One of my favorite passages is early on in the book when asked if he is pessimistic or optimistic about the world, the author says, "if you look at the science that describes what is happening on earth today and aren't pessimistic, you don't have the current data. If you meet the people in this unnamed movement and aren't optimistic, you haven't got a heart." This to me aptly summarizes what the book is about. I found the book uplifting as it is about optimism and a story of what's going right on our planet.

The book and the companion website project called WiserEarth ([...] a major undertaking and achievement. Thank you Mr. Hawken!

[...]
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45 of 45 people found the following review helpful By Peter Coyote on May 23, 2007
Format: Hardcover Verified Purchase
If you're depressed these days, it is not without good reason. Fear-mongers, the corporate sector, and the political class have conspired to form an extremely dark and inhospitable future. The environment and the various causes of social justice around the globe are in tattered disrepair, to put it mildly. Paul Hawken's wonderful book is a genuine argument for optimism, founded on hard-data and diligent detective work. His global survey of "change-agents", individuals and groups working, often independently and unknown to one another, has discovered a massive 'organism' mimicking the body's very own immune system and fighting off the pathogens of greed, extraction, and opression. Collectively, these groups represent the largest political movement in the history of the planet, and until Blessed Unrest, its larger outlines and properties were virtually unknown. Read this book and buy five copies for your friends. You'll be joining the millions of others worldwide who have aligned themselves with the awesome, restorative forces of nature, and are doing their best to reverse the last two centuries of despoilation and pillage of the human, plant and animal communities all over the world. You can start right where you stand. This book makes you want to stand up and cheer.
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Format: Hardcover
Blessed Unrest contains so many powerful new perspectives that it's all but impossible to identify even the most important ones in a review. Telling about this book is complicated by the fact that what is a powerful new perspective depends in part on what you know already. The key point is that being concerned about the environment cannot be logically separated from being concerned about exploited people: The time has come to reflect and act on all of perspectives of where improvement is needed.

Here is the briefest possible overview:

Organizing to improve conditions for others is a relatively new phenomenon, dating back only to the anti-slavery movement. But despite that recent beginning, self-organized efforts are growing exponentially to improve conditions for the poor, indigenous people, and endangered people and species. These activities are likened to the massive, redundant, and intelligent responses involved in the human immune system. The concepts behind these efforts link back to Emerson and Thoreau, Darwin, John Muir, Rachel Carson, Sir James Lovelock, and most recently Jared Diamond. The current exponents of those concepts are people who are scientifically and emotionally concerned by lasting damage that's occurring . . . and are well educated, responsible citizen advocates.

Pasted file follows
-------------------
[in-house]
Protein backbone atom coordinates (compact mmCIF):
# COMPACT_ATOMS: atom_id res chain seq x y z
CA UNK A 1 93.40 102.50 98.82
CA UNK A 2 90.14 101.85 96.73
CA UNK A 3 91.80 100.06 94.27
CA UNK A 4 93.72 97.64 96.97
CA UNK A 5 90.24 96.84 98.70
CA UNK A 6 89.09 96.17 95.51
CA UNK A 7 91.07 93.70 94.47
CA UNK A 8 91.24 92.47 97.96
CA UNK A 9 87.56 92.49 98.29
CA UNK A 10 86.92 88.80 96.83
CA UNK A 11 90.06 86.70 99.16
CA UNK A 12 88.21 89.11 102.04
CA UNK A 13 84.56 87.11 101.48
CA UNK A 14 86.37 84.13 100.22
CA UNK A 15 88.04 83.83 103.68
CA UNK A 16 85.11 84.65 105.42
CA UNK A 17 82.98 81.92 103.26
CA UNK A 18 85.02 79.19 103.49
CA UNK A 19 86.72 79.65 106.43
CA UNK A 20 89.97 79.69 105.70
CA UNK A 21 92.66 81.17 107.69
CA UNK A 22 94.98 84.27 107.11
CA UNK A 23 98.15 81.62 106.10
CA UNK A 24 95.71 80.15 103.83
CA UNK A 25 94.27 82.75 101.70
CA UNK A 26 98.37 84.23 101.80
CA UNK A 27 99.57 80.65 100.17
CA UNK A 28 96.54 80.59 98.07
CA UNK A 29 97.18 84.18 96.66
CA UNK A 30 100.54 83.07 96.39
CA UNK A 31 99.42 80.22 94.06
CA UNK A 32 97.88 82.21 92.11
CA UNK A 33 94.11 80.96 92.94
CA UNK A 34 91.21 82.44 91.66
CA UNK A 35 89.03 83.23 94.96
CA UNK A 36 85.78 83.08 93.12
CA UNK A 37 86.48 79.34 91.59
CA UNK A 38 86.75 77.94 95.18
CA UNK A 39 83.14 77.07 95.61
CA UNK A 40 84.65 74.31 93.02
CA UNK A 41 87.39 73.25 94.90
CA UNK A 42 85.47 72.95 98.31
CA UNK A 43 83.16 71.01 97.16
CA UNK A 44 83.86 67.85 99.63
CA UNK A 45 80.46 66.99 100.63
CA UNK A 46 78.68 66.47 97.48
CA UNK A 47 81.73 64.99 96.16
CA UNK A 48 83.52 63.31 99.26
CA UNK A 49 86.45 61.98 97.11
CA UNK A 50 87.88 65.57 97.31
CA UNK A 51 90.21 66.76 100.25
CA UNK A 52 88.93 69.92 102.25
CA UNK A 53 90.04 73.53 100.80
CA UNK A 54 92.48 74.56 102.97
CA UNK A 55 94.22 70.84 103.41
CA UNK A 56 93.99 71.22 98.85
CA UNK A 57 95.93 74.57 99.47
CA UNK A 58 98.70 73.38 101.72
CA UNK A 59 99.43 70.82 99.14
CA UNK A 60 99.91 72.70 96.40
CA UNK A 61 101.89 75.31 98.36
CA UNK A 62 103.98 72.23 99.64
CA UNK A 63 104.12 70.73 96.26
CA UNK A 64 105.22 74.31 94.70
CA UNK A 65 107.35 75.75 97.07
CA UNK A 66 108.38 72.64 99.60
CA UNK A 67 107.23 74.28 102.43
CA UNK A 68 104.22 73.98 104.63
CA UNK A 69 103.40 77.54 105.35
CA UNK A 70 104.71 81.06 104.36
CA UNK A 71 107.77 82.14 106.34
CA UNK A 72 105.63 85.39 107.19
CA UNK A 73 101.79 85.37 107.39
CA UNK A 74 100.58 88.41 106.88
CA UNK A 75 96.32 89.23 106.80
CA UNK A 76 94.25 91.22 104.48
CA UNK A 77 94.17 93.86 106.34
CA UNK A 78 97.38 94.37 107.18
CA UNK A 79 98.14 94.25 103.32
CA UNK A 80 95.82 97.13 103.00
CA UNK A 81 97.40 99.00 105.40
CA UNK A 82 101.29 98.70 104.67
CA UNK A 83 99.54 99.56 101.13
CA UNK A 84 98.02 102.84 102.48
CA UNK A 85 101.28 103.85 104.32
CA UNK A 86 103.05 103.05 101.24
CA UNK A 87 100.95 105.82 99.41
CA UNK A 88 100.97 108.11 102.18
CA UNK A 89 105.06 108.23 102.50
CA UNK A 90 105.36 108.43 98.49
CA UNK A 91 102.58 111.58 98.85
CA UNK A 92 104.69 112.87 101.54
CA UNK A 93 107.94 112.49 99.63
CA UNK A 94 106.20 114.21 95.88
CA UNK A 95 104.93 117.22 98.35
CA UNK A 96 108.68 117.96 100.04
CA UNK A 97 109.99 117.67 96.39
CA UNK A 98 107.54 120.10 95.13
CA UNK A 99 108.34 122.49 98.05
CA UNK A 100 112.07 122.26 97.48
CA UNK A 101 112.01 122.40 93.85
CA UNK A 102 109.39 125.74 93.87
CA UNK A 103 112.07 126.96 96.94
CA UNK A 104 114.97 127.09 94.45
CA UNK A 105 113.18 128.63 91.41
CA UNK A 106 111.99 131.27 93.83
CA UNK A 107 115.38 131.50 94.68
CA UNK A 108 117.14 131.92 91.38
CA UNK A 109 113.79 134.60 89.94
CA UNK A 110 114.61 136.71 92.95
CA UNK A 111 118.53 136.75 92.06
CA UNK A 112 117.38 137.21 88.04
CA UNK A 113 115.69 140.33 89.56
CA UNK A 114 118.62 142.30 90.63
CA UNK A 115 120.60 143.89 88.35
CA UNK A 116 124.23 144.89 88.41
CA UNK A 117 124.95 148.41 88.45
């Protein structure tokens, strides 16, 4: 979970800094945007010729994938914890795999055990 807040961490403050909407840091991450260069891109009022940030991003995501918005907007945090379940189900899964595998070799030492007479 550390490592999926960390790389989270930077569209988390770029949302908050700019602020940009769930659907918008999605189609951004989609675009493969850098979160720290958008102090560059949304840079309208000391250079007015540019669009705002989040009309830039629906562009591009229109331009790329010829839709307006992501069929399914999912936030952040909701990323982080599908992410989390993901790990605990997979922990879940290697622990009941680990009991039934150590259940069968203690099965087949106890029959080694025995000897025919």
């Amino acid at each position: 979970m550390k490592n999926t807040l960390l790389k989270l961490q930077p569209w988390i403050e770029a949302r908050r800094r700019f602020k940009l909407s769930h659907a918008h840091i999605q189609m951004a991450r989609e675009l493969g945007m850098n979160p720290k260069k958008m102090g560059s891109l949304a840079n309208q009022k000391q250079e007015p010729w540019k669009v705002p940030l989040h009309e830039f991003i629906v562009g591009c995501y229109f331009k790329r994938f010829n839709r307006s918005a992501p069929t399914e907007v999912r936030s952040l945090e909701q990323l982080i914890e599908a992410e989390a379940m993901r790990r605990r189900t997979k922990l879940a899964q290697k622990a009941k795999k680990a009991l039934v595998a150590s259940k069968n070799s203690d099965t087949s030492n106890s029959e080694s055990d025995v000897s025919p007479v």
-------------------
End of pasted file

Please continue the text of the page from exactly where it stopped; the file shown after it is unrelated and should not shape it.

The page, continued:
Contrast is drawn by describing the implications of the current momentum behind global free markets, reduced regulation of major companies, and the rapid extinction of common resources we all need. You'll find out about appalling examples of harm being created.

Paul Hawken has an impressive way of selecting his examples and drawing his points out of them. My favorite story involves running a workshop at a chemical company where Mr.
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52 of 57 people found the following review helpful By doomsdayer520 HALL OF FAME on September 22, 2007
Format: Hardcover
This book surely deserves its nearly universal praise, but I'm going to have to throw a wrench into the works by pointing out a few of its structural flaws. As a widely-read conservationist I can credit Paul Hawken as one of the best modern writers and thinkers on our movement, and his classic "Natural Capitalism" is my absolute all-time favorite from the genre. "Blessed Unrest" will surely be a groundbreaker and it could seriously be influential for millions of people for decades to come. But the proof is actually in the appendix (which takes up more than a third of the book), while the main text is faintly disappointing in a few structural ways. In a nutshell, the relatively short main text covers Hawken's research into the quietly rising social movement around the world of literally millions of small organizations that are combining environmentalism, civil rights, and social justice in ways that are revitalizing democracy, conservation, and the human spirit for volunteerism. Most importantly, this movement utilizes ideas and not ideologies, and is inclusive rather than exclusive.

This is a crucially important topic and Hawken is doing the world a great service by bringing this immense but little-respected mass movement into the light. However, only one chapter in the book's main text ("Immunity") and a few other passages really focus specifically on this great movement and how exemplary groups are creating real change. Instead, most of the main text functions as a lengthy introduction that accomplishes little more than a set-up for the appendix. Hawken fills these pages with a fairly standard history of the environmental movement and the latest developments in conservationist philosophy.